Now when I see other dogs I bounce and lunge but not because I am excited, but because I am so frustrated; I just want to say hello like they taught me to when I was younger. One day they let me play with everything and everyone and now they don’t let me near anybody. I don’t think my parents understand me. They recently even got a trainer out to see me who said they need to be my boss and be firmer so I would listen and that it would stop me getting angry; but I’m not angry, I’m frustrated. I now have a big chain on my neck to try to control me but when I start to jump up and down, my parents pull it so hard I start to choke and they yell at me, a lot. This scares me now because I cannot breath. Now when I see dogs I growl with my angry voice to make them go away as quickly as possible. The quicker they go, the quicker the chain stops choking me. I don’t like dogs much any more. Everyone is so angry, even I’m getting angry now and my neck hurts a lot. I don’t get out as much as I used to anymore either because my parents find it so hard.
I wish my parents had taught me to be calm when we passed other dogs on our street walks instead of letting me say hello to all of them, encouraging me to get all excited. They have really confused me and I don’t know how to behave anymore.
Hi there, my name is Ned and I am an adopted dog with my new family. I never got out much when I lived with my first parents, in fact I spent most of my my first year in a backyard and I was lucky to get fed. I never made dog friends; we never got visitors much, life in the backyard was pretty quiet and boring and all I saw was the occasional bird.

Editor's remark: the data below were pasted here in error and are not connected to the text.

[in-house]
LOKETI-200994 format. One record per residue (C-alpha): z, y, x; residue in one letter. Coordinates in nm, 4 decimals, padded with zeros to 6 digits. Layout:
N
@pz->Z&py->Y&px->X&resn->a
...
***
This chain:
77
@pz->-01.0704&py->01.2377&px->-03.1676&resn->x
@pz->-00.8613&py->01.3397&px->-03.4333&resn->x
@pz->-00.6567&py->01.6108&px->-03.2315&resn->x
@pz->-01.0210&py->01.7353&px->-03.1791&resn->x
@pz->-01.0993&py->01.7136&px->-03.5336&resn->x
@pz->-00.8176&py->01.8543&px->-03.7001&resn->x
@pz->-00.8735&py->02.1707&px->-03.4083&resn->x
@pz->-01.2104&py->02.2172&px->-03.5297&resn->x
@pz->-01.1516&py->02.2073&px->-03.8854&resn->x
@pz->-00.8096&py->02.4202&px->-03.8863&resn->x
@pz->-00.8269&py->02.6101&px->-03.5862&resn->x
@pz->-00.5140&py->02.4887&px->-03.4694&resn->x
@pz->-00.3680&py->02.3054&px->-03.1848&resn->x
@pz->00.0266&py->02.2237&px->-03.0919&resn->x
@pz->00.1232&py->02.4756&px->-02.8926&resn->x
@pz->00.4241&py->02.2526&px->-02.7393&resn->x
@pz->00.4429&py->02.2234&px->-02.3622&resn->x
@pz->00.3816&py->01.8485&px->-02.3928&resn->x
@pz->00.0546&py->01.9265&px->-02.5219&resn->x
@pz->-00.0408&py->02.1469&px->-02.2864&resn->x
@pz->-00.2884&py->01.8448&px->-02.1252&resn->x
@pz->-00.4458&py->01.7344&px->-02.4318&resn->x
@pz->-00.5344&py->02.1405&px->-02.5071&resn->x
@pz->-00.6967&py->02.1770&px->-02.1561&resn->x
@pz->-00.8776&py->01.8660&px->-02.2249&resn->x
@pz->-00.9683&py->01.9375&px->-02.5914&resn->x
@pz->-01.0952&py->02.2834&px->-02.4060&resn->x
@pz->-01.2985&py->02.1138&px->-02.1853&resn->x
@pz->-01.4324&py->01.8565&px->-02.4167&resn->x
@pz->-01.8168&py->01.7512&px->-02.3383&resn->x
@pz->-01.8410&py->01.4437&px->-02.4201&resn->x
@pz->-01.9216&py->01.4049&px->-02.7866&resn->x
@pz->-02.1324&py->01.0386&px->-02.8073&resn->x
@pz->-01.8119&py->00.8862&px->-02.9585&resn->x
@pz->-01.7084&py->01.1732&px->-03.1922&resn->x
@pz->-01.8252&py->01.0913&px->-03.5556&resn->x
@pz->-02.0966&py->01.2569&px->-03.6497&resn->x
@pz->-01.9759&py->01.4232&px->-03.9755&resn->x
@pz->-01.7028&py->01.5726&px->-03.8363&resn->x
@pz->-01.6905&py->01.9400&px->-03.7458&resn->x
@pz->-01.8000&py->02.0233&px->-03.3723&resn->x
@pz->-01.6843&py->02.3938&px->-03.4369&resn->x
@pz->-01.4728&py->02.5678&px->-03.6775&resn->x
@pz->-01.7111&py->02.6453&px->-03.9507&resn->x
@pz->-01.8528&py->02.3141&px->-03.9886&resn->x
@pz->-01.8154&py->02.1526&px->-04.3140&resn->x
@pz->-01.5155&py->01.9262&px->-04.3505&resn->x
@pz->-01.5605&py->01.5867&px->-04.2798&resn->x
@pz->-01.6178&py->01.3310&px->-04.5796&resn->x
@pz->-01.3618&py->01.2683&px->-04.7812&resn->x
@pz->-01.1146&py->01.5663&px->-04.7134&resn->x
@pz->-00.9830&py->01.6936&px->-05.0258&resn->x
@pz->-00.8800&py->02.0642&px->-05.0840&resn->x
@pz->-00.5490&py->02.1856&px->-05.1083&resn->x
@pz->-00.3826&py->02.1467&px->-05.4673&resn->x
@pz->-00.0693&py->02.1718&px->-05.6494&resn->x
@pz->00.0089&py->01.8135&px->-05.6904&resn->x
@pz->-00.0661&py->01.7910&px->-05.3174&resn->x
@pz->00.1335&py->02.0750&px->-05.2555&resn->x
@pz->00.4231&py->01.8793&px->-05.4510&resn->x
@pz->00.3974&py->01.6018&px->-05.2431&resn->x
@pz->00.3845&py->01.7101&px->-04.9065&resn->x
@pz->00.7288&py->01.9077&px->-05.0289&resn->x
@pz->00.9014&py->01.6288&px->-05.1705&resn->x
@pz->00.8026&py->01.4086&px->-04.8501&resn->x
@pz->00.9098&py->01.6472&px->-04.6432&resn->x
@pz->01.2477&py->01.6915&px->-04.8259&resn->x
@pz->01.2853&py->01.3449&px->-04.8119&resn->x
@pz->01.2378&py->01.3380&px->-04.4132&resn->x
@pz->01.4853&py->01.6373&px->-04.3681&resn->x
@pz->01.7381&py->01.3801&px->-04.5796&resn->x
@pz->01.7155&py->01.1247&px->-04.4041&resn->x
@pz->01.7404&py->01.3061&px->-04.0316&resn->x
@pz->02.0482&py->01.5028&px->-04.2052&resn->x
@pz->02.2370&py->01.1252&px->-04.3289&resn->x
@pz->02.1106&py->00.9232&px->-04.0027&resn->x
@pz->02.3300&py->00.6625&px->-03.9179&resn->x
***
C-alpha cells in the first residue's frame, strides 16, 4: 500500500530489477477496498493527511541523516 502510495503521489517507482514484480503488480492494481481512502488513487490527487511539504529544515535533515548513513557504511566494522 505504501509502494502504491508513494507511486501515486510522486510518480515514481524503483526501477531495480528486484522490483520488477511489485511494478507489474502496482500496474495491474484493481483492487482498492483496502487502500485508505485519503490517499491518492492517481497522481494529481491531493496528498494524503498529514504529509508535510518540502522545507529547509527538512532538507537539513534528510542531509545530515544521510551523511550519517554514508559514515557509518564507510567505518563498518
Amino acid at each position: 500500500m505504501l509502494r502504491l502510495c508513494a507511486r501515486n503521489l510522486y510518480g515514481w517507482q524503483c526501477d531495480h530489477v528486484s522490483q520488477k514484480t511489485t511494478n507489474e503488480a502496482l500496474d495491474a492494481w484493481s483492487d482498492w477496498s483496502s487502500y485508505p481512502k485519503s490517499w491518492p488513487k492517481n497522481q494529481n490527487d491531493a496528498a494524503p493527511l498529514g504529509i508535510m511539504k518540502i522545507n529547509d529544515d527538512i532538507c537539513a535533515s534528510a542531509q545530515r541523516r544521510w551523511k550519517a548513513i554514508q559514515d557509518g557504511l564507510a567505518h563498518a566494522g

I have a new family now and they are great but I don’t think they realise how scared I am when we go for a walk. It is really noisy out there, there are cars and bikes and these small humans that scream. There are so many smells and they are so distracting and then there are all these other dogs walking in the street. All these people want their dogs to meet me because I am new but I am so scared. I don’t know what to do when dogs come up to me. They all want to sniff my butt and sometimes they stand over me. This makes me really nervous so I growl but every time I do that I notice my new parents tighten the leash and when they do this, I cannot move away. All I want to do is move away from these strange dogs but my new parents don’t get it. They mean well, they want me to make new friends because I missed out when I was young, but they don’t understand that I don’t know how to talk to these dogs.